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Cook Inlet commercial fishermen netted more per pound this season but earned less overall, report says

Redoubt Reporter
Sockeye salmon.

Salmon harvests and earnings were up statewide in 2022, though fishermen in Cook Inlet earned less this season than they did last. That’s because they caught less salmon overall — part of a declining trend for the fishery.

This year’s harvest numbers and values were released this week in a preliminary report from the Alaska Department of Fish and Game.

According to the report, fishermen in Cook Inlet caught an estimated 2 million fish this season, weighing in at 10 million pounds — including nearly 7 million pounds of sockeye. The total value at the docks for the inlet was $16 million.

Fishermen in Lower Cook Inlet reeled in $3.7 million in earnings, while in Upper Cook Inlet, earnings surpassed $12 million. That’s pretty standard for the region, where the majority of fish are caught in the upper inlet.

On the whole, Cook Inlet’s harvest numbers are down from 2021. Last year, fishermen brought in about 4 million fish — or 16.6 million pounds — for a nearly $19 million in earnings.

One area where inlet fishermen saw an improvement: price per pound. Cook Inlet fishermen earned over $2.03 for sockeye this year, a 20-cent increase from 2021. (Note that those prices are preliminary and don’t account for any postseason bonuses.)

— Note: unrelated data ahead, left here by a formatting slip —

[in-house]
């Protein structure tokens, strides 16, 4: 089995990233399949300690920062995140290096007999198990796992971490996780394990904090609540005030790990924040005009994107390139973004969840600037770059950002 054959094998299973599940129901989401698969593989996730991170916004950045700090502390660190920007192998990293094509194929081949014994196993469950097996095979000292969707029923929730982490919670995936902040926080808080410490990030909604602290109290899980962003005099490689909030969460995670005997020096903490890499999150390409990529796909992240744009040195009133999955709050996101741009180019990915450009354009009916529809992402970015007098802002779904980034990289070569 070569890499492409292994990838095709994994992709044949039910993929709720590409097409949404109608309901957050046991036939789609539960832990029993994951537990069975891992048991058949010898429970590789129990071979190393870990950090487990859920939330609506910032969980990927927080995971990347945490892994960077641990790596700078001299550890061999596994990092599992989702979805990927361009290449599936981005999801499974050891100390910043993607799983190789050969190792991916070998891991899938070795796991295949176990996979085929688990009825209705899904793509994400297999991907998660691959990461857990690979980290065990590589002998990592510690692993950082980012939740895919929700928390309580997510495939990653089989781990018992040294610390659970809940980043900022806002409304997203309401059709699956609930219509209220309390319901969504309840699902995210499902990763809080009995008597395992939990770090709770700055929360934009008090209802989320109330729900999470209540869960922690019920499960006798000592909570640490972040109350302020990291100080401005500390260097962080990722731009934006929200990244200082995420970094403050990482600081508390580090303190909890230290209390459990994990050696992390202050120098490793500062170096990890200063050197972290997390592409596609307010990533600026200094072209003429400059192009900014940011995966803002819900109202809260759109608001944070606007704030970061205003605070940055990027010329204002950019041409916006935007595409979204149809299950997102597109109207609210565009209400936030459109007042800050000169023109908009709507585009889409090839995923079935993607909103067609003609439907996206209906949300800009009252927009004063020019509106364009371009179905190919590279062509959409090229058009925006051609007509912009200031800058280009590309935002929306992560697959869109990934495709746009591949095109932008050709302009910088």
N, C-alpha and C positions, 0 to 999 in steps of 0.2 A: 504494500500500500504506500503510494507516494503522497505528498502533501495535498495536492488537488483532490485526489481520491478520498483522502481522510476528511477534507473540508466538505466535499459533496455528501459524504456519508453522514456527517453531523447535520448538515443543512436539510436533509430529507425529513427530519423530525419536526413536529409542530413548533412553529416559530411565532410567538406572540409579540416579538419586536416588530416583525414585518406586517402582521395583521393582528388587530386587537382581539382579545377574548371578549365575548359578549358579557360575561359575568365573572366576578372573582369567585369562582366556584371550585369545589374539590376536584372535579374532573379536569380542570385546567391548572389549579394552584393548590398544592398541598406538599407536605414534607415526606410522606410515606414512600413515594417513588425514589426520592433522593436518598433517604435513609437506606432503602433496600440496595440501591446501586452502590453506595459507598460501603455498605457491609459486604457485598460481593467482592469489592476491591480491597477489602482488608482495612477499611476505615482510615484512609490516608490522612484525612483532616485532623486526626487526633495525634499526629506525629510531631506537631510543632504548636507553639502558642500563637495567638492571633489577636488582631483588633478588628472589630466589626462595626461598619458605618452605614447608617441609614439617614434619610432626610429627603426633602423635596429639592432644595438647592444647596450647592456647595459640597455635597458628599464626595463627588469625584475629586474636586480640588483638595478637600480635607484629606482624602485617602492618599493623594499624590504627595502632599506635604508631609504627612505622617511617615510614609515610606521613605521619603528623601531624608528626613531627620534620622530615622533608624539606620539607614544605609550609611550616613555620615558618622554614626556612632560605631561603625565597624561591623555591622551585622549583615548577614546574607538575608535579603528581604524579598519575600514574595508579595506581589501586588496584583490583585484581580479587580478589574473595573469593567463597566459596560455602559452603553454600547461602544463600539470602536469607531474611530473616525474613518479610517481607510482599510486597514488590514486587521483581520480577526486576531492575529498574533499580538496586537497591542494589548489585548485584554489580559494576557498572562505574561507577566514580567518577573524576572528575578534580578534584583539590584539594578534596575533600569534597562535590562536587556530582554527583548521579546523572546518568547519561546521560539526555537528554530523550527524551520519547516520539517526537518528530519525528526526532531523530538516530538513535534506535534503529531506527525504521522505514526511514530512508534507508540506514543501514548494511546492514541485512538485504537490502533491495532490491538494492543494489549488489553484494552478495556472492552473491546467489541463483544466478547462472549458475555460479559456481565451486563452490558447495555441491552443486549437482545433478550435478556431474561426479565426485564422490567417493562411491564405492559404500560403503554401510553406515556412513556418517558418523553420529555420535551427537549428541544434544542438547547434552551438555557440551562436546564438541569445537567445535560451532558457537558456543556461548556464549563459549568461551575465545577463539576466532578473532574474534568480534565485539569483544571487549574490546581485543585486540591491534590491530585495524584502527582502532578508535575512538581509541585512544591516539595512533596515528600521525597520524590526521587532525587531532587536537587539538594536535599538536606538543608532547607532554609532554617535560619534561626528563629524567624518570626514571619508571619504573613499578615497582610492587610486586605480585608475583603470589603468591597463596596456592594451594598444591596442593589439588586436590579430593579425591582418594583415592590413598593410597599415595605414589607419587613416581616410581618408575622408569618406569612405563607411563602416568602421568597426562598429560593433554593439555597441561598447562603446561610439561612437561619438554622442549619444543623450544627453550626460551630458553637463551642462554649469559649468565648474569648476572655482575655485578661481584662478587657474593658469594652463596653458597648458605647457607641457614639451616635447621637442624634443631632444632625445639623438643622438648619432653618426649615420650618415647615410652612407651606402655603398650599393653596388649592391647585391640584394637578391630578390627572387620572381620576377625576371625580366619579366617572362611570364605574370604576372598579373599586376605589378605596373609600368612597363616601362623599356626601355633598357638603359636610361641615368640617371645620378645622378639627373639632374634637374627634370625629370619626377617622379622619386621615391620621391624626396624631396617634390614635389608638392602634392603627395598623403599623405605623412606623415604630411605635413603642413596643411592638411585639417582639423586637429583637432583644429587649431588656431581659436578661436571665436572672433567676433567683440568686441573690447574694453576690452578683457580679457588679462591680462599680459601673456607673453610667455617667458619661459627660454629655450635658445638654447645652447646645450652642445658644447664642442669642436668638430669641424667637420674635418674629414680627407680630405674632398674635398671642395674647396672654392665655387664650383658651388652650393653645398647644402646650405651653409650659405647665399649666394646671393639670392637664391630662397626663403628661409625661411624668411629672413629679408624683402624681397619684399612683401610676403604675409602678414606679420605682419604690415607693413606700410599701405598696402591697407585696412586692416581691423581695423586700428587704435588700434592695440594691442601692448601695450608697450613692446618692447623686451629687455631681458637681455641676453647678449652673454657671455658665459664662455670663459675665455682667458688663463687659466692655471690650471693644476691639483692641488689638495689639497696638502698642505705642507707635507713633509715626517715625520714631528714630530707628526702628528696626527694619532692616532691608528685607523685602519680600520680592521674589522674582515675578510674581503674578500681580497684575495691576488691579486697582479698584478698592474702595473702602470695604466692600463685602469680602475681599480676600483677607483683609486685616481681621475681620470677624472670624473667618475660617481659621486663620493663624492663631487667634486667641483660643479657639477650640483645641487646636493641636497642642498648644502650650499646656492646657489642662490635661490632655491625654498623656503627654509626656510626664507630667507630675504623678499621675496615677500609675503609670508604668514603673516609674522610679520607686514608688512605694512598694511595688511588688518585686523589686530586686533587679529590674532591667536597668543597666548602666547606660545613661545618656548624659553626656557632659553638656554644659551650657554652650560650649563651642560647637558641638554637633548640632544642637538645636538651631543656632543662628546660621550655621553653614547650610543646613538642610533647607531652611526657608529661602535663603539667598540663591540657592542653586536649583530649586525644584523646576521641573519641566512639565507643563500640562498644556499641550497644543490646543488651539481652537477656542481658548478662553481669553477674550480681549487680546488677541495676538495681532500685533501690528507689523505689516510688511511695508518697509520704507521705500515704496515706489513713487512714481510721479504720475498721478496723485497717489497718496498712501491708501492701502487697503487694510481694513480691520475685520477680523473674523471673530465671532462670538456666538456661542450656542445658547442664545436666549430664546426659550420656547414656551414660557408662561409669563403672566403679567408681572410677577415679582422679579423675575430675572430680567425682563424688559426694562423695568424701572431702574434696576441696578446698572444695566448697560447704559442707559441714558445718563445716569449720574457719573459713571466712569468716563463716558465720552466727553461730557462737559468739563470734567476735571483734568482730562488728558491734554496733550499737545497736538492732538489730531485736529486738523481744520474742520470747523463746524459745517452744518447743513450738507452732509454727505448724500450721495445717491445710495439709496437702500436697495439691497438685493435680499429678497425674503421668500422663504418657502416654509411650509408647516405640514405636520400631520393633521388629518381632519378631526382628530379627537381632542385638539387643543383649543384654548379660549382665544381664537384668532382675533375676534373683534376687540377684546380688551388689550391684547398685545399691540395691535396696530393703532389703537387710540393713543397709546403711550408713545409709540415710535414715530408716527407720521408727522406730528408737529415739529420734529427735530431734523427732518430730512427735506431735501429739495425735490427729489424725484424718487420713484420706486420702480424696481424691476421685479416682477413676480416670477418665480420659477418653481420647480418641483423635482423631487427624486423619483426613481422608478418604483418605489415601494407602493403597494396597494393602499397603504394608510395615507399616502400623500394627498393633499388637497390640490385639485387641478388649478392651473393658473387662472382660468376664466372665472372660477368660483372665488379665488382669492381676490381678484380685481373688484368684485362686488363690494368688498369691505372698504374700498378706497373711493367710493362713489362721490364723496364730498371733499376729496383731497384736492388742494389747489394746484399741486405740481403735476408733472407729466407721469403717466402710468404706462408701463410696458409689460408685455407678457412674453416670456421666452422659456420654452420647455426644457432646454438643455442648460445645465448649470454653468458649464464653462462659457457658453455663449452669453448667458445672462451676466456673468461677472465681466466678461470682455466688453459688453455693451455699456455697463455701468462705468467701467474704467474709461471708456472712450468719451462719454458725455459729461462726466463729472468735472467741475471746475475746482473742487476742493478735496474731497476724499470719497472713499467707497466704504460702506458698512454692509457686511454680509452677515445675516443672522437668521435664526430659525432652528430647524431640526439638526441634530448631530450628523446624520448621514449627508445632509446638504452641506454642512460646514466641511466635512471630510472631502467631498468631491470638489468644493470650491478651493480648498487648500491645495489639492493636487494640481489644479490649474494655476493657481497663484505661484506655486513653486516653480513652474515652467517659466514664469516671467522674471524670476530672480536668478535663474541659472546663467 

And both seasons show improvement from the markedly bad season in 2020, where fish prices and landings bottomed out statewide. Even though that was an exceptional year, partly due to the pandemic, generally the size and values of Cook Inlet harvests have been declining over the last decade.

Statewide, while Alaska’s all-species harvest was close to the long-term average, according to Fish and Game, the sockeye harvest statewide is the largest on record – that’s nearly 75 million fish.

Unsurprisingly, the bulk of fish, and earnings, came from Bristol Bay. The bay saw more than 307 million pounds of fish caught this season, for nearly $352 million in landings.

Sabine Poux is the news director at KDLL. Originally from New York, she's lived and reported in Argentina and Vermont, where she fell in love with local news. She covers all things central peninsula but is especially interested in stories related to energy and fishing. She'd love to hear your ideas at
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